The tarte Tatin is one of the most beloved of all French recipes: an upside-down pastry in which the fruit (usually apples) is caramelized in butter and sugar before the tart is baked.
Legend says that the tarte Tatin was first created accidentally at the Hotel Tatin in Lamotte-Beuvron, France, about 100 miles (160 km) south of Paris, in the 1880s.
The hotel was run by two sisters, Stéphanie and Caroline Tatin. There are conflicting stories concerning the tart’s origin, but the most common is that Stéphanie Tatin, who did most of the cooking, was overworked one day.
She started to make a traditional apple pie but left the apples cooking in butter and sugar for too long. Smelling the burning, she tried to rescue the dish by putting the pastry base on top of the pan of apples, quickly finishing the cooking by putting the whole pan in the oven. After turning out the upside down tart, she was surprised to find how much the hotel guests appreciated the dessert.
Truth be told, a version of this dish had been served around the Sologne region for many years, but regardless of its origins the tarte Tatin has an impassioned and devoted following. It even has its own “secret society”, the Confrerie des Lichonneux de Tarte Tatin, dedicated to guarding and communicating the “true” version of the recipe.
This is the “genuine” recipe, adapted from the Confrerie des Lichonneux de Tarte Tatin. It is the recipe as held by Le Grand Maître du Secret, which I have slightly tweaked to include a touch of vanilla in the sugar to add a bit of complexity. I am also using ½ turbinado sugar for better caramelization and my own personal suggestion of ideal Apples.
I also use a great trick that prevents the tart from becoming too juicy: peeling the apples the night before and putting them to dry in the fridge.
Feel free to omit my changes to create the canonical version of the recipe – the original called for Golden Delicious apples. No matter which version you use, it will be spectacularly delicious, Citizens!
Battle On – The Generalissimo
For the dough:
1 ¼ cups all-purpose flour
¾ teaspoon salt
1 stick plus 2 tablespoons cold, unsalted butter
6 tablespoons ice water
For the apple mixture:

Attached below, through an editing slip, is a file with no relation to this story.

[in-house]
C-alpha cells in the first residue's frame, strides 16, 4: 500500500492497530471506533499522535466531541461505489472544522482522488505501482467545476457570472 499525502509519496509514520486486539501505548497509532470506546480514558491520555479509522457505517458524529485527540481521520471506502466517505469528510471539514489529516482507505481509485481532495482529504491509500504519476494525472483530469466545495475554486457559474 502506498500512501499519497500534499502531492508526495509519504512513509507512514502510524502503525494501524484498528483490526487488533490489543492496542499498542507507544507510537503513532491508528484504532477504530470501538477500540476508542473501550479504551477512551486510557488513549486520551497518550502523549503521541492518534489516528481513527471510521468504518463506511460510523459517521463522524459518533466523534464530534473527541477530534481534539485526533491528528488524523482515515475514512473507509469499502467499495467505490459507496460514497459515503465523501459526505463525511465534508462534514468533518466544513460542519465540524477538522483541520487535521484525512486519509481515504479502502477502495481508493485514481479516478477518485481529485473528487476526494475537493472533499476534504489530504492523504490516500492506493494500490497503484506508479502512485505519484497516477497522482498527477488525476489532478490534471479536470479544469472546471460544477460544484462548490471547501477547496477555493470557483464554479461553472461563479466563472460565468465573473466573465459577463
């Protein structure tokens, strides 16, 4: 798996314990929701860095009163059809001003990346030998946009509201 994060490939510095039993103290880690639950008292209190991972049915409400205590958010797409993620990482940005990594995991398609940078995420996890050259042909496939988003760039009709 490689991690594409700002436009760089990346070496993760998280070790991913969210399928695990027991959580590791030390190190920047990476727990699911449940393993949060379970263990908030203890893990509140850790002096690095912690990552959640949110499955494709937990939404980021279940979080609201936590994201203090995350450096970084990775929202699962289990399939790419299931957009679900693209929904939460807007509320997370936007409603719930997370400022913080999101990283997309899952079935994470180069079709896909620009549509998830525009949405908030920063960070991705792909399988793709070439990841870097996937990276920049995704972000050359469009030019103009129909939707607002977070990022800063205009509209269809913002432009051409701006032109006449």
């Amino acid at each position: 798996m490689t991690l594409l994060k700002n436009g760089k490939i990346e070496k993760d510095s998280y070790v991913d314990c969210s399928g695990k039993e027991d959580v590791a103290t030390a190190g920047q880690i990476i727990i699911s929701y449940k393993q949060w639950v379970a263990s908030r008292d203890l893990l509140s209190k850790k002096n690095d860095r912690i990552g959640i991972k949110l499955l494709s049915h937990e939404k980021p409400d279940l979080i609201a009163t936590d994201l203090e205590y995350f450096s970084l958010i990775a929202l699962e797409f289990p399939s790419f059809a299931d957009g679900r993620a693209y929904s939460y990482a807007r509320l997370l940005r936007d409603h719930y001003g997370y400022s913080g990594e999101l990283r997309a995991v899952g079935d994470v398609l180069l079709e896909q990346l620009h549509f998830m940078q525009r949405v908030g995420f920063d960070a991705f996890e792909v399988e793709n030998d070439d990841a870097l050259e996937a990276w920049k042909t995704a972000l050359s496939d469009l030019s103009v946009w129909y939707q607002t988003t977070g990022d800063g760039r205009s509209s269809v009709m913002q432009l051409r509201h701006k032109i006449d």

⅔ cup best-quality unsalted butter, at room temperature
½ cup sugar, mixed with 1 teaspoon vanilla bean paste
½ cup turbinado sugar
2 medium Gala apples, peeled, cored and cut into quarters the previous night and left in the refrigerator
2 medium Granny Smith apples, peeled, cored and cut into quarters the previous night and left in the refrigerator
1 medium Cameo apple, peeled, cored and cut into quarters the previous night and left in the refrigerator
1 medium Gravenstein apple, peeled, cored and cut into quarters the previous night and left in the refrigerator (if Gravenstein is not available, use a Cameo instead)
Sift together the flour and salt into a medium bowl. Using a pastry cutter, work in half the butter until the mixture has the consistency of cornmeal. Cut in the rest of the butter, using a fork, until the dough becomes crumbly.
Adding one tablespoon at a time, distribute the ice water over the crumbles and mix until the dough just holds together. Again, use a fork as needed, and add extra ice water if the dough is too dry.
Roll the dough into a 12-inch round, place on wax paper and put in the refrigerator till ready to fill.
Move an oven rack into the upper third of your oven and heat the oven to 375°.
Melt butter in a skillet large enough to hold all the peeled apples and to fit in your oven. Sprinkle the sugars onto the melted butter. Arrange the apples, side by side with the curved side down, filling the gaps with large slices.
Heat the mixture in your skillet on medium heat, letting the mixture cook for 10-12 minutes until the apple juices turn to deep amber. This will caramelize the apple mixture.
Then place the skillet in the heated oven. When the mixture is bubbling and the apples have started to become tender at the end of the allotted time (for approximately ¼ of an hour), turn each apple piece over, so as to cook the formerly exposed side in the mixture. Keep the stove on, but cook the second side of the apples for only about 5 minutes.
Take out your pastry dough, which should be slightly larger than the diameter of the arranged apple mixture, and put the dough on top of the apple mixture (the mixture has to remain in the skillet).
Gently tuck the edges of the dough against the inside walls of the skillet, being careful not to burn yourself. Then put it back in the oven until the crust turns a deep, golden brown, about 25 to 35 minutes. Let cool on a wire rack for about 20 minutes.
Loosen the edges of the tart with a knife or a flipper. Place a serving dish over your mold and turn out quickly. Serve immediately. You can let the tarte stand at room temperature for up to 8 hours (see note below for re-heating).
Simply serve as it is, that’s it.
Tips, Suggestions and Comments:
If you prepare your tart in this way, the apples will be impregnated with the natural caramel resulting from the combination of the cooked sugar, butter and the juice of the apples, taking on the smoothness and exceptional taste that characterize the genuine Tarte Tatin.
Under these conditions, the addition of cream or flaming with alcohol on service would simply change this unique taste: thus it is to be avoided.
If the tart has been prepared previously, heat in a low oven for 10 or so minutes before serving.
Never heat a Tarte Tatin in a microwave oven because the pastry would be affected.
To accompany your Tarte Tatin, why not try a light red wine (from Sologne for instance) or an excellent cider?